Fry Your Food But Skip The Heart Disease?

Healthier oil keeps fried foods more heart friendly

/ Author:  / Reviewed by: Joseph V. Madia, MD

(RxWiki News) Fried foods are unlikely to increase the health of your heart, but they might not be the big heart no-no they were once suspected of being.

Fried foods do not appear to be linked to coronary heart disease if you fry only occasionally, and use olive or sunflower oil when preparing food.

"Use sunflower or olive oil when frying food."

Dr. Pilar Guallar-Castillón, of the Autonomous University of Madrid, noted that the finding was made in Spain, where individuals commonly cook with sunflower or olive oil. This suggests Americans could reap similar benefits by following a Mediterranean-style diet and avoiding regular use of other cooking oils.

Spanish researchers followed more than 40,000 individuals between the ages of 29 and 69 for 12 years. The patients did not have heart disease at the beginning of the study and investigators conducted detailed dietary and cooking method interviews with the patients. An average of 7 percent of their food intake was fried, or about 5 ounces a day, roughly equal to a medium size serving of french fries.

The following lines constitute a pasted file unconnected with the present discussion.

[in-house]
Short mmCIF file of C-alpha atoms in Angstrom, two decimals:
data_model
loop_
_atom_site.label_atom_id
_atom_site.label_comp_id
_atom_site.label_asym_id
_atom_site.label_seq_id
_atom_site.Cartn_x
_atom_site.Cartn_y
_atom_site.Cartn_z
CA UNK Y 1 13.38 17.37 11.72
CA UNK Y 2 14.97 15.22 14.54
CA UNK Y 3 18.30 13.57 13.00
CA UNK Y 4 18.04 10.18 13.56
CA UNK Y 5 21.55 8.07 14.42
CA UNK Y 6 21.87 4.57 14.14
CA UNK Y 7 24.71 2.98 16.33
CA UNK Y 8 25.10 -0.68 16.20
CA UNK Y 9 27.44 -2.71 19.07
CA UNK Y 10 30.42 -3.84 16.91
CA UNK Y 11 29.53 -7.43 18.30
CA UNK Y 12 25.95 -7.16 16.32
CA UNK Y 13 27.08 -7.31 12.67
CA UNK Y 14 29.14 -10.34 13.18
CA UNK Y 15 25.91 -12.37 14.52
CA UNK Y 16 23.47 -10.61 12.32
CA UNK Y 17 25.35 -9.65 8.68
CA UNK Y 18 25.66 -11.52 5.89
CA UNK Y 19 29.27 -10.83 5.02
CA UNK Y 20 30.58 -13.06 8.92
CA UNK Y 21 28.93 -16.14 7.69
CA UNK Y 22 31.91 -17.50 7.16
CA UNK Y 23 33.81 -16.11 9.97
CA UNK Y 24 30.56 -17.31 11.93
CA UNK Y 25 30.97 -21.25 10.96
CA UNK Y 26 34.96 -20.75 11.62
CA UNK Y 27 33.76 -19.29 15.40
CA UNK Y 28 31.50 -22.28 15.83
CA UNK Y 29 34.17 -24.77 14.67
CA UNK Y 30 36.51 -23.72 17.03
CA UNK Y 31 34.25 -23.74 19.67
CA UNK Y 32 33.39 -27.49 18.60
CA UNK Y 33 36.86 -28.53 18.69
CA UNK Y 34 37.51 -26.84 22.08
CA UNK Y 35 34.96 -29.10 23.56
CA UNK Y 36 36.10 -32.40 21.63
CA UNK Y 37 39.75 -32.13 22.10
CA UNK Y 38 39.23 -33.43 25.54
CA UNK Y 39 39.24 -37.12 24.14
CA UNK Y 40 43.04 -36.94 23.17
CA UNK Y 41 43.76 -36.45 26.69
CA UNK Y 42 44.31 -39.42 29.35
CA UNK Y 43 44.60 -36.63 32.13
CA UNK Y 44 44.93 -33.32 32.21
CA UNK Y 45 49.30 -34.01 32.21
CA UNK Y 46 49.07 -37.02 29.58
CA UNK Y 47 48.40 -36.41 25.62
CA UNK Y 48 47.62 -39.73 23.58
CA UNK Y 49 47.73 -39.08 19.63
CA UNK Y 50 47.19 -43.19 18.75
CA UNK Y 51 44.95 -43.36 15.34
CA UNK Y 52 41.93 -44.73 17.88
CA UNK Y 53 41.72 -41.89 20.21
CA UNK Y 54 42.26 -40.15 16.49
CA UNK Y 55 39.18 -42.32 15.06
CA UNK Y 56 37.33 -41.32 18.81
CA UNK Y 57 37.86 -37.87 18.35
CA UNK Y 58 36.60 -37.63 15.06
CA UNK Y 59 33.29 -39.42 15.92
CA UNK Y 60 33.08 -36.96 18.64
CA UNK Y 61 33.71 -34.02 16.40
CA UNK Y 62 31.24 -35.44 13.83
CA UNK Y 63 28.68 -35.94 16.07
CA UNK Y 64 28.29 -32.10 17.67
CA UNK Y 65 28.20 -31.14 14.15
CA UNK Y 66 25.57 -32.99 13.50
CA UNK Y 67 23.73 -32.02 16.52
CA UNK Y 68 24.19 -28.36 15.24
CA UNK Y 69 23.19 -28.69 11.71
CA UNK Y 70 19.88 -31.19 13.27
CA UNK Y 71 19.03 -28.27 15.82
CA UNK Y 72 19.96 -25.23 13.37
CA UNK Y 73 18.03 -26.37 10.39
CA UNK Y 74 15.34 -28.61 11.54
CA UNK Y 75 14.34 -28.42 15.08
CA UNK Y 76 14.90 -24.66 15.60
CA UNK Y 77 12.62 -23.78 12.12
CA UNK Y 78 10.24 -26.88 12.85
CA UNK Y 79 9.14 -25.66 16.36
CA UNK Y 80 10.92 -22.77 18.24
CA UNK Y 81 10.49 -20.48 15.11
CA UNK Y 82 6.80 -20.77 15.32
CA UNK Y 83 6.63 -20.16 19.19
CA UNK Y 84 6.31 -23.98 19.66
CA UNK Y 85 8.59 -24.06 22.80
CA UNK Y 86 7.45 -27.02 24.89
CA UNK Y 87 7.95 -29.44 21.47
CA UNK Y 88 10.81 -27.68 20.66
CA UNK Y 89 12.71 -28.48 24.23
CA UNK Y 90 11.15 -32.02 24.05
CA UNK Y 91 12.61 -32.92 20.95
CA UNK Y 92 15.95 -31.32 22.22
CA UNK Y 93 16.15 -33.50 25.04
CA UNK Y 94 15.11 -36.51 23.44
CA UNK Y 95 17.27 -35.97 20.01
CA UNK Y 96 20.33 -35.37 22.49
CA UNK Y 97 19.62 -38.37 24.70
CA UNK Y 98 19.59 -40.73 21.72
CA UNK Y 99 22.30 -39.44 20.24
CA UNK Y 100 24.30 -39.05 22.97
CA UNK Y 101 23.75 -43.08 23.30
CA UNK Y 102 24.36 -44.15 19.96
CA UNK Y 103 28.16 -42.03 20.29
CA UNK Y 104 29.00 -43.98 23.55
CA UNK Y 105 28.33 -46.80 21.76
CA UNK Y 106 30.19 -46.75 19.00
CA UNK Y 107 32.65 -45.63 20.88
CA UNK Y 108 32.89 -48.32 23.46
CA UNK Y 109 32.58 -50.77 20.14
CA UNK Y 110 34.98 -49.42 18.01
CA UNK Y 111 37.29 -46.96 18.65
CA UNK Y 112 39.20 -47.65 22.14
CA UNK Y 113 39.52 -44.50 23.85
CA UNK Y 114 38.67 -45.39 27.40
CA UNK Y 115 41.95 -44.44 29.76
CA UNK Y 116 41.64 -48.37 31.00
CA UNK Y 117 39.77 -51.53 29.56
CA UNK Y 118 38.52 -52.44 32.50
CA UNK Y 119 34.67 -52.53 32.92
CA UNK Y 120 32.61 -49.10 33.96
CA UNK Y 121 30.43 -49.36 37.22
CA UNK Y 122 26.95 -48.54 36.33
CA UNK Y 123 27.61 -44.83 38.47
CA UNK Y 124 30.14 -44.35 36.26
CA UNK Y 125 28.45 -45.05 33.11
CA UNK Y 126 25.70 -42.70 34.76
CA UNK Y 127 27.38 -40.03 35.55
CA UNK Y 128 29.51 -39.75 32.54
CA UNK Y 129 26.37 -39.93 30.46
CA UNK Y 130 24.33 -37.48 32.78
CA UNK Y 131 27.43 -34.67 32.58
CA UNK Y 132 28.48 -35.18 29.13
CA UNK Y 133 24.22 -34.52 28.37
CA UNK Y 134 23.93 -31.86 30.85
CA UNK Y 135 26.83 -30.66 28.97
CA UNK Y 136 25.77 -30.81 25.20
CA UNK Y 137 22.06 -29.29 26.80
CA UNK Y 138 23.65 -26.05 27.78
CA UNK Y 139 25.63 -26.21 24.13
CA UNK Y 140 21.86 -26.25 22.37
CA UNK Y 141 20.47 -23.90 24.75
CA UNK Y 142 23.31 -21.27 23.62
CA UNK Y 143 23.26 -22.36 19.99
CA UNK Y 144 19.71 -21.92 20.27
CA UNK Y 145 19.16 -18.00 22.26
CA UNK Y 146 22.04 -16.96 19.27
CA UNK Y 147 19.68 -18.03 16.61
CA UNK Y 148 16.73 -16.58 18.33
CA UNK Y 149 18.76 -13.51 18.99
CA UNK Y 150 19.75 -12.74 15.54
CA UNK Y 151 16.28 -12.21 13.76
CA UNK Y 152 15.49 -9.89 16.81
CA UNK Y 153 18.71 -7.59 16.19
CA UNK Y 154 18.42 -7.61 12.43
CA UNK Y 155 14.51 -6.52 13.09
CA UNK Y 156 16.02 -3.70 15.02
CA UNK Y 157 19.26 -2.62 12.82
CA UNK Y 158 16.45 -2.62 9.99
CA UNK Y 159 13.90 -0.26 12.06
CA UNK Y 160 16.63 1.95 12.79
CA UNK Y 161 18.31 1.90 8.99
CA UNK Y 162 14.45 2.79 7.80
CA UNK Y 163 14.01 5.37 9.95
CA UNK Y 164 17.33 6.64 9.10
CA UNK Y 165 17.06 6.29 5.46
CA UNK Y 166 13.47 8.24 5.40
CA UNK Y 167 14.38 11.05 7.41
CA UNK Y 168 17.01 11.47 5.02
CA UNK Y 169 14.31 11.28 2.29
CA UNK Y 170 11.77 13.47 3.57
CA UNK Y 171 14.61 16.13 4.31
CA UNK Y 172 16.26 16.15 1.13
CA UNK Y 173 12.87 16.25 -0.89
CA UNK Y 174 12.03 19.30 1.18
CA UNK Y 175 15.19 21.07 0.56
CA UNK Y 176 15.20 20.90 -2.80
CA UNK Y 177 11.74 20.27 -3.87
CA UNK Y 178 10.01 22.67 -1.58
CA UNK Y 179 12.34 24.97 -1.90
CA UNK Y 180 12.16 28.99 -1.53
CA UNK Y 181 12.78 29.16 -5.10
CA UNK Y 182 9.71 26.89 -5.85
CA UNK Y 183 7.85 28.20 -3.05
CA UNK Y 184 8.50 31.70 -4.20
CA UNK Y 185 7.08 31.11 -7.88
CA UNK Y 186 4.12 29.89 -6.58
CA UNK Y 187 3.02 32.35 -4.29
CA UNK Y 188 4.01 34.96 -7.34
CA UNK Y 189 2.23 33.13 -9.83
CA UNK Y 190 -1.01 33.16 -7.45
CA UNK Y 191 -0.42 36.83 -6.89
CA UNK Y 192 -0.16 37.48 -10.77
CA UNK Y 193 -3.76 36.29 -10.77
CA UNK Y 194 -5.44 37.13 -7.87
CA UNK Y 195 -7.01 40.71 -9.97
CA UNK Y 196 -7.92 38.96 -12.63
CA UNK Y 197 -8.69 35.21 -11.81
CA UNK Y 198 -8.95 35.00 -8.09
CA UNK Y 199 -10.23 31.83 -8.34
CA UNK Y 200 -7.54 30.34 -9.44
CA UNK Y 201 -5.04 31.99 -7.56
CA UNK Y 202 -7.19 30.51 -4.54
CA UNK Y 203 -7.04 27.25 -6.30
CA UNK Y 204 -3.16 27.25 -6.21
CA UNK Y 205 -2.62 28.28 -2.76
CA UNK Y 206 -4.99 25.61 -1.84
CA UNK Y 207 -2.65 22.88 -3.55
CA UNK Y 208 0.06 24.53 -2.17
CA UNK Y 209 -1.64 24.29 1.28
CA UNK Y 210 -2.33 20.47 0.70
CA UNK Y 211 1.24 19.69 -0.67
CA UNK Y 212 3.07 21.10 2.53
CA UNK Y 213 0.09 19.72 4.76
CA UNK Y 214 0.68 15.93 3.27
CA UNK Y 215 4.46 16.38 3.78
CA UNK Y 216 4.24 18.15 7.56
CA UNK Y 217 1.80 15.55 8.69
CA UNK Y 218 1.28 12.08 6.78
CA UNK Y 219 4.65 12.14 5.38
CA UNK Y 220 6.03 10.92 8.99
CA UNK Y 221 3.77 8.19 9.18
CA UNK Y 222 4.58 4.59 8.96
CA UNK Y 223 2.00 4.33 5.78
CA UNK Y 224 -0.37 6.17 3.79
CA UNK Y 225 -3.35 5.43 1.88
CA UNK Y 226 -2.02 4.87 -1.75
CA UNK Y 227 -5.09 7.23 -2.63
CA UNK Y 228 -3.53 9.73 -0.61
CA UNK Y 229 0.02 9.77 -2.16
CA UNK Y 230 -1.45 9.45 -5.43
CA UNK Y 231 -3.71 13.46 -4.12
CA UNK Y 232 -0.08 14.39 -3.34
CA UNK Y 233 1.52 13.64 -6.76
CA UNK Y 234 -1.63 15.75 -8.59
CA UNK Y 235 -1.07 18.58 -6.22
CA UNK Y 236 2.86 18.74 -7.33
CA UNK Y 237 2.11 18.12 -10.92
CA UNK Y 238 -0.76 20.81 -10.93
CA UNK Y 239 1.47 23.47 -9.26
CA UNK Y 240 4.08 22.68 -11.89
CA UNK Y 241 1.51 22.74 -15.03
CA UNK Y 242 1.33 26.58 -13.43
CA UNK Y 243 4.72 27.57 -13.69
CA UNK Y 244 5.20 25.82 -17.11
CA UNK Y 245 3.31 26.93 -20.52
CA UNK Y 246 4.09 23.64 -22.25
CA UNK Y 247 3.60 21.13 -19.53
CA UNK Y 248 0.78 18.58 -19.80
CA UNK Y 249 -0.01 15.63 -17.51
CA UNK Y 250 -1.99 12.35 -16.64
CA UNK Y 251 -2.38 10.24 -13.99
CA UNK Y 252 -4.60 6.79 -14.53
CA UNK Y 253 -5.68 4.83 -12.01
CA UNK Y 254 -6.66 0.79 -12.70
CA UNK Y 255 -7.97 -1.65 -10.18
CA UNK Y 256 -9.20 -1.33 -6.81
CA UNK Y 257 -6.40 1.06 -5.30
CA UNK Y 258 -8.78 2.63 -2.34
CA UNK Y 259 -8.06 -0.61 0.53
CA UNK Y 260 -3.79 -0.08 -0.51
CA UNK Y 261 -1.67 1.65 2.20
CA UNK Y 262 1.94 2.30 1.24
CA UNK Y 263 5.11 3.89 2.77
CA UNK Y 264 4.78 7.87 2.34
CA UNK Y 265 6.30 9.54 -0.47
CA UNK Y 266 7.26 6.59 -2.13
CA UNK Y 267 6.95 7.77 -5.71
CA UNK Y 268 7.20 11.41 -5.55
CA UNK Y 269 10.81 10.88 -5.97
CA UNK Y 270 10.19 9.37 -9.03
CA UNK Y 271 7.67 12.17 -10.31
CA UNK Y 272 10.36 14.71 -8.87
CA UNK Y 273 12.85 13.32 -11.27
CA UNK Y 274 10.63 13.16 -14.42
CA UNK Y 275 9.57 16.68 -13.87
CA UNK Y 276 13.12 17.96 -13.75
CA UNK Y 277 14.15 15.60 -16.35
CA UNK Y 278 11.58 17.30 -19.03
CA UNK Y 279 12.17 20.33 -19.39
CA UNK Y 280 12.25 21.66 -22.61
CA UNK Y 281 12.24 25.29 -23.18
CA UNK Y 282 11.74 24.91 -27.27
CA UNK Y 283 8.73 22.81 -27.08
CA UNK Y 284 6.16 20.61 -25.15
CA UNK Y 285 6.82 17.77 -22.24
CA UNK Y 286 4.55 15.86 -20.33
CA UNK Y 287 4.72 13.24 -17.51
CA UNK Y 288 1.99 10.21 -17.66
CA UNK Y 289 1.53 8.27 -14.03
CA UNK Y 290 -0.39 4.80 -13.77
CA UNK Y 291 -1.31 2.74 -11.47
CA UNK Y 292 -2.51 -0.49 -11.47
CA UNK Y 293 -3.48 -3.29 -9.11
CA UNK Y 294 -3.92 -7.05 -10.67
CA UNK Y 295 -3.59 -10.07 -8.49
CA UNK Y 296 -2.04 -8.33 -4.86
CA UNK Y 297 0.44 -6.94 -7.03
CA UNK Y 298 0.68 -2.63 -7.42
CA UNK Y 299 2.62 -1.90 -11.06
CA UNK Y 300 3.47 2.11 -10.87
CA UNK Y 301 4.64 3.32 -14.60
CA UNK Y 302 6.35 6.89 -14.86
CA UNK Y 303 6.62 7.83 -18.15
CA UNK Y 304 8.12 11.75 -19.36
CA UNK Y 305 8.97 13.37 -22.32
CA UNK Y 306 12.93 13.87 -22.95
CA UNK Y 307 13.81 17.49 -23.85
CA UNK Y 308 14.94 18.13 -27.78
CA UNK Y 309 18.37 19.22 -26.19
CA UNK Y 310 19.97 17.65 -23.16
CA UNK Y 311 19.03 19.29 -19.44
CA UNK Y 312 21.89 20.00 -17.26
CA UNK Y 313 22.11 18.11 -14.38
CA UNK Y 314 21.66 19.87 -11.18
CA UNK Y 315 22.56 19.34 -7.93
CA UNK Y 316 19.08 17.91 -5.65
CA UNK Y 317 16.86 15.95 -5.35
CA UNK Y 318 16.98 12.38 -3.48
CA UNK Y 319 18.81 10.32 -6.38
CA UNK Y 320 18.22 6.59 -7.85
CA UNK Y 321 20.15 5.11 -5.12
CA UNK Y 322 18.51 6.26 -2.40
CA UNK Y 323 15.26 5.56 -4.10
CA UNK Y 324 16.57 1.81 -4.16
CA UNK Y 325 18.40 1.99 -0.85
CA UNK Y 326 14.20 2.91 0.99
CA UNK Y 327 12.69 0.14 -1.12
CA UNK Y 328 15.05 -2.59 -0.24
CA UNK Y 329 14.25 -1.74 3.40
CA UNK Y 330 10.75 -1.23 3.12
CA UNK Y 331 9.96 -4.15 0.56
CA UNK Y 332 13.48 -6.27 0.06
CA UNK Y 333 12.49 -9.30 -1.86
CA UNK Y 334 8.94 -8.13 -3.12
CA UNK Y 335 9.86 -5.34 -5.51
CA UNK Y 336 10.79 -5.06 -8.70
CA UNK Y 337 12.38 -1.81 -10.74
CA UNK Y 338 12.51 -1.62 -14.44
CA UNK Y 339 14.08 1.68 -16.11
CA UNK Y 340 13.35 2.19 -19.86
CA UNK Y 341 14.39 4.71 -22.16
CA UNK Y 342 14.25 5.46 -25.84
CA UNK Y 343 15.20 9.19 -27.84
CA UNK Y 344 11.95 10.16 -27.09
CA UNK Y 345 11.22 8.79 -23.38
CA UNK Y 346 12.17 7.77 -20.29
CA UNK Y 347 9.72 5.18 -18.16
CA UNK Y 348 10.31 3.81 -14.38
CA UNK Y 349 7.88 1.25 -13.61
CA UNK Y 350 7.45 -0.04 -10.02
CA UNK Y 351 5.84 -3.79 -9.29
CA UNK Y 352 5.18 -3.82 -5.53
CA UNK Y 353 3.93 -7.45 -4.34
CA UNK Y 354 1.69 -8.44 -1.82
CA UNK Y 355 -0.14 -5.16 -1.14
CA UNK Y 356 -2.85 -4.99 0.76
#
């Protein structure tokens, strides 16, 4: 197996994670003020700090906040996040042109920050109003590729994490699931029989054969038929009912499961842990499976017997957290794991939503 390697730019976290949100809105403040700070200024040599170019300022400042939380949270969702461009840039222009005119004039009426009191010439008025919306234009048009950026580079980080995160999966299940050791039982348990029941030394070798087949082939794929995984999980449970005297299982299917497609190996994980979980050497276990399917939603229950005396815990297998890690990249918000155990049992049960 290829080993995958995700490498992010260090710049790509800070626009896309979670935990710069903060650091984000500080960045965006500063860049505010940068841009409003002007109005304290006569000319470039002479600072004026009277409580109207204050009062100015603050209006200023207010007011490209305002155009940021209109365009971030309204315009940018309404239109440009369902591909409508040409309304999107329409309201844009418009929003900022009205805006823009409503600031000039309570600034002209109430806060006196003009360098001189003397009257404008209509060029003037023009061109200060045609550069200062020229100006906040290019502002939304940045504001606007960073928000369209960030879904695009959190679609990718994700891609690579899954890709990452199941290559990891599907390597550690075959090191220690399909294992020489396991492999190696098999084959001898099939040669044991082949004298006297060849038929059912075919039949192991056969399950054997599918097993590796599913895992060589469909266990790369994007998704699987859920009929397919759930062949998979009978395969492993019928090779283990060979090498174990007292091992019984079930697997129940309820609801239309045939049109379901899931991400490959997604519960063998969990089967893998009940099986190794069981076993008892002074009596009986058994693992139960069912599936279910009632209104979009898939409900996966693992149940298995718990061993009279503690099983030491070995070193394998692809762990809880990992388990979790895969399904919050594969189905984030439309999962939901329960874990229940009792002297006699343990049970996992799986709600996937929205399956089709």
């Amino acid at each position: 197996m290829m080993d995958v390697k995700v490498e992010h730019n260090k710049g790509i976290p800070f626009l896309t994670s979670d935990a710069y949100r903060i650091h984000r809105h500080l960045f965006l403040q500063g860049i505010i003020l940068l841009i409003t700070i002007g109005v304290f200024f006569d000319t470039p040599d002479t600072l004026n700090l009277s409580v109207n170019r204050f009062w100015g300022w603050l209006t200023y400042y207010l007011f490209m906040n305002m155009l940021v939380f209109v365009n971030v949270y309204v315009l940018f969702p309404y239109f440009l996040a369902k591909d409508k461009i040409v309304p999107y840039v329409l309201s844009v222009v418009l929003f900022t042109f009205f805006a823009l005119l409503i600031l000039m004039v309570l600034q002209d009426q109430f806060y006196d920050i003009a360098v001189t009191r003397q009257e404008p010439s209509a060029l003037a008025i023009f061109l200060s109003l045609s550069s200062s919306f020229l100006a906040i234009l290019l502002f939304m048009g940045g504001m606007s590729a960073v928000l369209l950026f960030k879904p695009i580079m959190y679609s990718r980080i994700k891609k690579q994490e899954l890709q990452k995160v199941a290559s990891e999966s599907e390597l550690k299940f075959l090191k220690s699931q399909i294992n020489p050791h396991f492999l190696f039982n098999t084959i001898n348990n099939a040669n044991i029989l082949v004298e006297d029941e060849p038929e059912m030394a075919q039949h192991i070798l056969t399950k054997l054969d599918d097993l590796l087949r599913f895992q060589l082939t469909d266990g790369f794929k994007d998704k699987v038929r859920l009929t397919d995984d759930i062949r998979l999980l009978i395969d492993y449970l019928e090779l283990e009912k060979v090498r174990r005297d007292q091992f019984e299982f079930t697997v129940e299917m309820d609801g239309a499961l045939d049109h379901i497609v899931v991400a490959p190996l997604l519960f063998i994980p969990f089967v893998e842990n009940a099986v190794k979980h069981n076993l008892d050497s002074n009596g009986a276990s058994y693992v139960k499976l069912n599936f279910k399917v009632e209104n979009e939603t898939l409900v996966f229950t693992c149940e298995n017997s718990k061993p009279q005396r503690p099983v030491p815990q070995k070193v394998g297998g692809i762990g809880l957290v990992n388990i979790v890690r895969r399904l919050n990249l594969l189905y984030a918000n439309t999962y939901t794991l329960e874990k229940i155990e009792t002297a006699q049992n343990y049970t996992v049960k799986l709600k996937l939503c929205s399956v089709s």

Cardiovascular events, such as the incidence of heart attacks, were followed through hospital discharge registries, population-based heart attacks registries and mortality reports. During follow up, there were 605 coronary heart disease events, and 1,135 patients died from any cause.

They found the risk of heart disease was not significantly elevated regardless of the amount of fried food intake, after adjustments for body mass index, high blood pressure and other factors.

Investigators compared groups by the amount of fried food they consumed, and gave each quartile group a hazard ratio. When the group that ate the largest amount of fried food, at 8.8 ounces a day, was compared against those who ate the fewest fried foods, at 1.6 ounces a day, the hazard ratio was 1.08, indicating there was little heart risk among any of the groups.

Previous studies had found a link between fried food consumption and an elevated risk of heart attack. Though fried foods may not negatively affect the heart, frying foods adds a higher calorie count to food and could contribute to obesity, high cholesterol and hypertension.

The study was recently published in the British Medical Journal.

Reviewed by: 
Review Date: 
January 25, 2012
Last Updated:
January 28, 2012